Location

University of Windsor

Document Type

Paper

Start Date

3-6-2009 9:00 AM

End Date

6-6-2009 5:00 PM

Abstract

One of the basic metatheoretical premises of pragma-dialectics is that “Argumentation has the general function of managing the resolution of disagreement.” (p.277) From a Peircean perspective this is at best a partial truth. While it may be correct that in concrete, finite contexts, argumentation may function to manage the resolution of disagreement, in the long run argumentation will tend towards the Truth (in a Peircean pragmatic sense). Using Peirce as my compass, I will take argumentation to refer to the resolution function of thought contingently situated and finitely understood (aimed at the settlement of belief). I will take argument to mean any structure or process which can serve as a real, compelling constraint upon thought in general. I will show that while the particular function of argumentation may be managing the resolution of disagreement, when situated within a Peircean-styled realism (where the universe has the form of an argument), argumentation will tend in the long run toward the Truth (as the end of argumentation in general). I will end by showing that while argumentation may have a resolution function, its real measure and normative standard is growth (epistemic, moral, political and otherwise) rather than resolution per se.

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Jun 3rd, 9:00 AM Jun 6th, 5:00 PM

The Universe as an Argument: Argumentative function—a Peircean orientation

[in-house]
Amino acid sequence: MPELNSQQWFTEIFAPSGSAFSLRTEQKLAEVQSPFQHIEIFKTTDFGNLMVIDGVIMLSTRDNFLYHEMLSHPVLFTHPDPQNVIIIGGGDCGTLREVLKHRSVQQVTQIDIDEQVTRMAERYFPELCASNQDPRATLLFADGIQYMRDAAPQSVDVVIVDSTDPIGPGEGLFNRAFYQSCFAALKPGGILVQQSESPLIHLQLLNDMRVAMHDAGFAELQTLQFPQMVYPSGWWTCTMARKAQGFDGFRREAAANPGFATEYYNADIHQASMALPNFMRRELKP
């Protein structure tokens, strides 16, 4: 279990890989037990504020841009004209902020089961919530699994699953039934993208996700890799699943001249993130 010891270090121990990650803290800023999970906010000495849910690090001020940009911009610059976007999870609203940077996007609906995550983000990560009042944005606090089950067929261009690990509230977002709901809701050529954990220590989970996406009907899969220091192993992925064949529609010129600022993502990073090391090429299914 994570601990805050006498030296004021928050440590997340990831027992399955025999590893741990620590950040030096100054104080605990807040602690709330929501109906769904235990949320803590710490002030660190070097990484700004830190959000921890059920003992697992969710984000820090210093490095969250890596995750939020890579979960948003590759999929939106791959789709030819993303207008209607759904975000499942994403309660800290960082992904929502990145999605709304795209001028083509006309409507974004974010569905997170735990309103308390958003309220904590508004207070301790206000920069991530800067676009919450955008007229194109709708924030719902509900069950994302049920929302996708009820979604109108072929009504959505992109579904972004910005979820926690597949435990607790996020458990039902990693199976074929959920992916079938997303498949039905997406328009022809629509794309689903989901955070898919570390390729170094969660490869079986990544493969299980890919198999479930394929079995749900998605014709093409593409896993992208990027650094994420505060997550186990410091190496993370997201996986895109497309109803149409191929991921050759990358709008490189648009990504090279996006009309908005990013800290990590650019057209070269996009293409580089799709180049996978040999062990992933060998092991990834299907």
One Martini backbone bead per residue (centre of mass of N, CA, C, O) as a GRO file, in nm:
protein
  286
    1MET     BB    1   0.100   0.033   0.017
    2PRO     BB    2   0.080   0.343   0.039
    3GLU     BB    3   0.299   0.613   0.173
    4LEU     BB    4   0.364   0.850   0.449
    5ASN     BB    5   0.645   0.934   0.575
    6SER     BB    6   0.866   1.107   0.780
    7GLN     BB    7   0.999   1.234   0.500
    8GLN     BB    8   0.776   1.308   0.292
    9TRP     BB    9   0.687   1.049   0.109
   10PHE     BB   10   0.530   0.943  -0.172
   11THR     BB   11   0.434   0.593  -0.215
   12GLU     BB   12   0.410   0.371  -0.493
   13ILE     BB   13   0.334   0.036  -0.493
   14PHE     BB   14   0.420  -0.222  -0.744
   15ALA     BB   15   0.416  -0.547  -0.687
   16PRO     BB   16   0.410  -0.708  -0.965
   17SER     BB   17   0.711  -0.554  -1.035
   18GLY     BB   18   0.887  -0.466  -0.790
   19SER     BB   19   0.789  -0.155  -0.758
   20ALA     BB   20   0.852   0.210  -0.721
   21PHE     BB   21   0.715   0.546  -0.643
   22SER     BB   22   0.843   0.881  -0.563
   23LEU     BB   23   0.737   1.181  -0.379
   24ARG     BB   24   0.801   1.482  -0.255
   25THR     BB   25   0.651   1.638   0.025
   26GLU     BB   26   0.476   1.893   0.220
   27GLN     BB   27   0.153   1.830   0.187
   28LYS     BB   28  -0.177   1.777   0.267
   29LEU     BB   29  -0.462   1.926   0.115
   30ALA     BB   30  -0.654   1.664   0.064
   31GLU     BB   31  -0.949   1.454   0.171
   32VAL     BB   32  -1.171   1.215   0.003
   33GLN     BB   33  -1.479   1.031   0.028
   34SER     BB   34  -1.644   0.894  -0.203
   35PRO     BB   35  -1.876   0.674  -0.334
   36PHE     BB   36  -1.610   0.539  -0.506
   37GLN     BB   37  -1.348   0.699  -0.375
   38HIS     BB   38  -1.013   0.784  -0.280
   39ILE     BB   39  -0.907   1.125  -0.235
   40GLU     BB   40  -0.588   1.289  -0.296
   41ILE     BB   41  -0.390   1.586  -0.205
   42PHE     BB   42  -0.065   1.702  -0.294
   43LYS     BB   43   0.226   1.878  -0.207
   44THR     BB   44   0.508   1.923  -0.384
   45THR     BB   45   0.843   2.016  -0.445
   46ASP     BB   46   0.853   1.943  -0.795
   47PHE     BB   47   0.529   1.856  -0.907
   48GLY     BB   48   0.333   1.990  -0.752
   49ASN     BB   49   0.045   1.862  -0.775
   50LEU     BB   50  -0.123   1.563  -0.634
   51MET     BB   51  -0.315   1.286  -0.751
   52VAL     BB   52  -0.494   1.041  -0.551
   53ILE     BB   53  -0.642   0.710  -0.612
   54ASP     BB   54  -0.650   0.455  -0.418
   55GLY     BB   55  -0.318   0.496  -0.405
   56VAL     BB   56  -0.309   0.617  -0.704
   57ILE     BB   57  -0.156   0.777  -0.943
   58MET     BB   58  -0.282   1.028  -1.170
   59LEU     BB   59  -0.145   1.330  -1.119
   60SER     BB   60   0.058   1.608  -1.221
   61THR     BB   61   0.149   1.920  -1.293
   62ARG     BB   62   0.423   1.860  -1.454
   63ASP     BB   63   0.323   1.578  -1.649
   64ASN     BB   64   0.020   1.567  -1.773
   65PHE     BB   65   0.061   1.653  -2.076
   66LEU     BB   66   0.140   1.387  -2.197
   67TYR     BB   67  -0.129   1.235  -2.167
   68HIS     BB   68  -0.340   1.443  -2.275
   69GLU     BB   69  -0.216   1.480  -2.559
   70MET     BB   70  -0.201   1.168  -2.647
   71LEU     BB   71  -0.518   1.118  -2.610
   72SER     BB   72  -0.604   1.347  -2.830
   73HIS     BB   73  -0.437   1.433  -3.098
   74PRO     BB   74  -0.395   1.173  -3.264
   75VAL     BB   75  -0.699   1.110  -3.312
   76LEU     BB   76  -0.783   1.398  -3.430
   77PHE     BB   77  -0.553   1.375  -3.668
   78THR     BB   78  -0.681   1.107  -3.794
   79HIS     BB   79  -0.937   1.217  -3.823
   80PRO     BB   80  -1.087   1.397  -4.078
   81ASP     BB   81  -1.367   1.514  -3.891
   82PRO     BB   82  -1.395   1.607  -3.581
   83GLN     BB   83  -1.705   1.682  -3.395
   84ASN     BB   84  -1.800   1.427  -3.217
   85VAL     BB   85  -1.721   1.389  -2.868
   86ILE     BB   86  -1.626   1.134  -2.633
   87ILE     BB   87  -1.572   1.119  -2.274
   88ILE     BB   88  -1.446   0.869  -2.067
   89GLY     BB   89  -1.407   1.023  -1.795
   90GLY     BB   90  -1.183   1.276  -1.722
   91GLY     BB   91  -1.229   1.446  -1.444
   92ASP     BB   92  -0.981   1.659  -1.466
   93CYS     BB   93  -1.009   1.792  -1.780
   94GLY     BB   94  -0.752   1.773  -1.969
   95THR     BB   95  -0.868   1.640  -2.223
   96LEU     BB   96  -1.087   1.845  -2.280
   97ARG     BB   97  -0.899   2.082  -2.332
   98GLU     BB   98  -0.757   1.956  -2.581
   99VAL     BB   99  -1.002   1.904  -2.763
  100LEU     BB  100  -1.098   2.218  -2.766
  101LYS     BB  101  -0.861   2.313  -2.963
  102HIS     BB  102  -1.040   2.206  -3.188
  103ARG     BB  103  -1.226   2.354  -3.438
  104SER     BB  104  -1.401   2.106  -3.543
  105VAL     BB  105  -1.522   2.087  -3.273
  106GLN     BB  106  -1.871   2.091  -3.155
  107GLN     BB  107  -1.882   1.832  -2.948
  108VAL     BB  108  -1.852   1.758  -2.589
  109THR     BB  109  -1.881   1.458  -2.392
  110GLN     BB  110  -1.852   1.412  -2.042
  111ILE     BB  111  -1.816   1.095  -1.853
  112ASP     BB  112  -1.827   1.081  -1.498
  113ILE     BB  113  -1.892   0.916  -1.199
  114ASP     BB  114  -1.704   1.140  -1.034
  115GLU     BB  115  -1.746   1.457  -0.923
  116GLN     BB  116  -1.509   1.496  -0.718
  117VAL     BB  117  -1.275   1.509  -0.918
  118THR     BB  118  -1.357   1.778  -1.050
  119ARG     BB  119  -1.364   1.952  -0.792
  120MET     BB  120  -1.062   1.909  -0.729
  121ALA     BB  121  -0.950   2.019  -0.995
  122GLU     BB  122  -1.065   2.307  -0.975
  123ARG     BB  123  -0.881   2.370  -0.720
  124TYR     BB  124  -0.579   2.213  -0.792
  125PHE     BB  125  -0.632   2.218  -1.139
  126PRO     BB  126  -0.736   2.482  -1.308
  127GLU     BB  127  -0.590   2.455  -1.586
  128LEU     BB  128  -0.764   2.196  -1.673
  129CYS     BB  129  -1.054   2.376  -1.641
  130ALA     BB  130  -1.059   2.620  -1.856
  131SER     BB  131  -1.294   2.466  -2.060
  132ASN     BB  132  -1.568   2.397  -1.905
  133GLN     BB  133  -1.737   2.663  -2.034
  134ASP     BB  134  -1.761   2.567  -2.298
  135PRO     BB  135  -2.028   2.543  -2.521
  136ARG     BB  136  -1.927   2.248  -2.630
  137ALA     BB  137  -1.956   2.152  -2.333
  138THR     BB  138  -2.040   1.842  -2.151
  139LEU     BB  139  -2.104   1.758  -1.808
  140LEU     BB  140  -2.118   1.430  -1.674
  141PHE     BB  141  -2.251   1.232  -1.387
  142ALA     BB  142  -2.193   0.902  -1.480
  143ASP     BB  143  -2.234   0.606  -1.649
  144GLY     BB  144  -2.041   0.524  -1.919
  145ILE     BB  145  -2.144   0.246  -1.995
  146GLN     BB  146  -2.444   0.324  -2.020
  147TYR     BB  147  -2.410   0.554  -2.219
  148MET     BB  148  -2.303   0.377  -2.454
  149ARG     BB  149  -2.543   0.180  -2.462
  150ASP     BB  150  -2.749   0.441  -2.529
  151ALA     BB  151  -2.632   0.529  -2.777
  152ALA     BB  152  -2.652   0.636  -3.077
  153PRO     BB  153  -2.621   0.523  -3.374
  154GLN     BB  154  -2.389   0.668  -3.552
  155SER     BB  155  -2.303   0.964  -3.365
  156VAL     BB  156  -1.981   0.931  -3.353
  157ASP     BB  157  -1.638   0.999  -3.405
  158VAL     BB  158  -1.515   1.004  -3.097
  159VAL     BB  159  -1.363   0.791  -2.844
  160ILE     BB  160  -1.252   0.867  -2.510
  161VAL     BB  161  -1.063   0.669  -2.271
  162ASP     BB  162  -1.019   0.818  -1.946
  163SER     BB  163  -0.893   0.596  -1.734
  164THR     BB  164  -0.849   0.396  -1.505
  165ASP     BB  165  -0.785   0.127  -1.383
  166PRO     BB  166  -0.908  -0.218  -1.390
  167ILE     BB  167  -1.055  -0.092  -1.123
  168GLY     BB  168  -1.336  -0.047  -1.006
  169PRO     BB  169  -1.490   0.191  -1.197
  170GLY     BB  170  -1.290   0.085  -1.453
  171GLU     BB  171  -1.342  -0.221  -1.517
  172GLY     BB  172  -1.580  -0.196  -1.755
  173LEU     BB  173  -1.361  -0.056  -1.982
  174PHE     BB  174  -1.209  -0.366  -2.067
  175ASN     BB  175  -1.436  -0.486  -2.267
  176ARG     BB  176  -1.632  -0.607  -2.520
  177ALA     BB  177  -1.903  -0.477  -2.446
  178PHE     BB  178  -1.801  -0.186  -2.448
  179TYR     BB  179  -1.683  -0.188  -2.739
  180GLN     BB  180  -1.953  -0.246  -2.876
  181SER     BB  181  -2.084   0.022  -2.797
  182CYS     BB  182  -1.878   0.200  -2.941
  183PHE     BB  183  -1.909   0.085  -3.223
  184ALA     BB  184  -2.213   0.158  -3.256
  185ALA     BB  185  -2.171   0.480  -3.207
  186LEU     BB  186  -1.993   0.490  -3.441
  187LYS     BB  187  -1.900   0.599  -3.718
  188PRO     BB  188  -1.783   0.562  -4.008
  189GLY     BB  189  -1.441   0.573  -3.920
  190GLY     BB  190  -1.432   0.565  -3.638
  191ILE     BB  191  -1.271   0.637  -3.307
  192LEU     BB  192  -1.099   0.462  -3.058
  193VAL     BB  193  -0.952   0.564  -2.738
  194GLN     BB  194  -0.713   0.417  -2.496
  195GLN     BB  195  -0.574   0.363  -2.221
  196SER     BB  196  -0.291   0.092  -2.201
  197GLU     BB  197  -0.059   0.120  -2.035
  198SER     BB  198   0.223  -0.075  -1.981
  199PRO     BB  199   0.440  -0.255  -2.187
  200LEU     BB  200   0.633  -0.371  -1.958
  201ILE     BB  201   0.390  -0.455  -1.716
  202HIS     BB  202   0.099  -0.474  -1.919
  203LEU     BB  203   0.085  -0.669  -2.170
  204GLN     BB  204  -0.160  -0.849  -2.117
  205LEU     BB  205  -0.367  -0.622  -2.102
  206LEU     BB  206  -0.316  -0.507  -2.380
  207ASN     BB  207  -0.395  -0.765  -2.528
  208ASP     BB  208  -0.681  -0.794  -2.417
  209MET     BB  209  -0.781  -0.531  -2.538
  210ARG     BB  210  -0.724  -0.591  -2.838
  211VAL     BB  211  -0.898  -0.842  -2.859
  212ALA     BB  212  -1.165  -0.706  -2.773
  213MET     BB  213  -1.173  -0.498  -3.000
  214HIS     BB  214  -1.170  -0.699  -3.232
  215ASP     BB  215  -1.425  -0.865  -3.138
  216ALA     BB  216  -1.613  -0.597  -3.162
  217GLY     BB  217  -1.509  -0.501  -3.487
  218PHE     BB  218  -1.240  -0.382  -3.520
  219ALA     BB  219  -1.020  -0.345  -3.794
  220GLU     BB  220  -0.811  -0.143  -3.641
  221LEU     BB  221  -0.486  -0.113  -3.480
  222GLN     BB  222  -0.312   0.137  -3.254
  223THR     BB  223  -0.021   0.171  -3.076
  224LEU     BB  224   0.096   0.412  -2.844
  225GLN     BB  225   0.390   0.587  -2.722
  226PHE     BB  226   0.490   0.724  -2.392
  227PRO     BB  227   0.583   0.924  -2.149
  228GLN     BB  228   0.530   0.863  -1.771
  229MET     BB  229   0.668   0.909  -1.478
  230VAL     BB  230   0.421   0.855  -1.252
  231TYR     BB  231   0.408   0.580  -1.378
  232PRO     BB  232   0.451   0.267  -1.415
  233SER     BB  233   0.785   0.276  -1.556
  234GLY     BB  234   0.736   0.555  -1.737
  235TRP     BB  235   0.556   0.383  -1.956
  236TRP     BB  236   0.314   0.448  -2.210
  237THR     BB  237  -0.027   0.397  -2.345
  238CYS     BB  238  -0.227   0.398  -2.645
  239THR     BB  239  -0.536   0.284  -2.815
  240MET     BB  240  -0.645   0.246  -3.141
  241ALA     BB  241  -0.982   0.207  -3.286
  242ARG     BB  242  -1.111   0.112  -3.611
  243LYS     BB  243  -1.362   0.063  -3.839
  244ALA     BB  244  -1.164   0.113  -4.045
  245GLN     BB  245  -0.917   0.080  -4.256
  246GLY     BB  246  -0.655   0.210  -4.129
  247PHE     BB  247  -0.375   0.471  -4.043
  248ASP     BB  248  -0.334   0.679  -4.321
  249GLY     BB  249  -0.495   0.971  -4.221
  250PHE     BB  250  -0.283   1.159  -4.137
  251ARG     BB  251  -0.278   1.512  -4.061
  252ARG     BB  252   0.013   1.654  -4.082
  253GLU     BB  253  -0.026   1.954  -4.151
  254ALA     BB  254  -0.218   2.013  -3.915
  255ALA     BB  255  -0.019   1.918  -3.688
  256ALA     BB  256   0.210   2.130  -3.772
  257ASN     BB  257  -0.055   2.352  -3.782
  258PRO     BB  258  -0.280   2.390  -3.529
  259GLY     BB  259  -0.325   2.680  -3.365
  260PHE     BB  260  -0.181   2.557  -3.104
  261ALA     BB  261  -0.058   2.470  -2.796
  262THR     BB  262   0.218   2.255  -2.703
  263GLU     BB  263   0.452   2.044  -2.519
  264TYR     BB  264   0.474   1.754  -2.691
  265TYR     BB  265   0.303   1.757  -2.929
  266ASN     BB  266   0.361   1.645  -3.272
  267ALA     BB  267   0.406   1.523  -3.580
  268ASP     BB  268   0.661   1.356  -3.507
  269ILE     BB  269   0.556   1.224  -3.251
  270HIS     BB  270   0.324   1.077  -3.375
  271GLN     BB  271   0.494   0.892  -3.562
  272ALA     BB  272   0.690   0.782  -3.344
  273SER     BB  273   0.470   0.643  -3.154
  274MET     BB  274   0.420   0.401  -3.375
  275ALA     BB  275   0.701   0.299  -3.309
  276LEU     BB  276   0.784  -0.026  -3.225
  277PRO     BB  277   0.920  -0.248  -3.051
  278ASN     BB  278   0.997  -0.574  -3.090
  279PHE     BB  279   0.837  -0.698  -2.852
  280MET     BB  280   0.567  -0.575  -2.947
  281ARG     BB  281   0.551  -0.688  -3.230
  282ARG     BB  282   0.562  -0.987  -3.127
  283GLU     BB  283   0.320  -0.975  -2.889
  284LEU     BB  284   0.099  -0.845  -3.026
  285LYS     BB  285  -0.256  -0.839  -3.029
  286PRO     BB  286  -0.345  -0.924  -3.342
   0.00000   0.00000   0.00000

University of Windsor

One of the basic metatheoretical premises of pragma-dialectics is that “Argumentation has the general function of managing the resolution of disagreement.” (p.277) From a Peircean perspective this is at best a partial truth. While it may be correct that in concrete, finite contexts, argumentation may function to manage the resolution of disagreement, in the long run argumentation will tend towards the Truth (in a Peircean pragmatic sense). Using Peirce as my compass, I will take argumentation to refer to the resolution function of thought contingently situated and finitely understood (aimed at the settlement of belief). I will take argument to mean any structure or process which can serve as a real, compelling constraint upon thought in general. I will show that while the particular function of argumentation may be managing the resolution of disagreement, when situated within a Peircean-styled realism (where the universe has the form of an argument), argumentation will tend in the long run toward the Truth (as the end of argumentation in general). I will end by showing that while argumentation may have a resolution function, its real measure and normative standard is growth (epistemic, moral, political and otherwise) rather than resolution per se.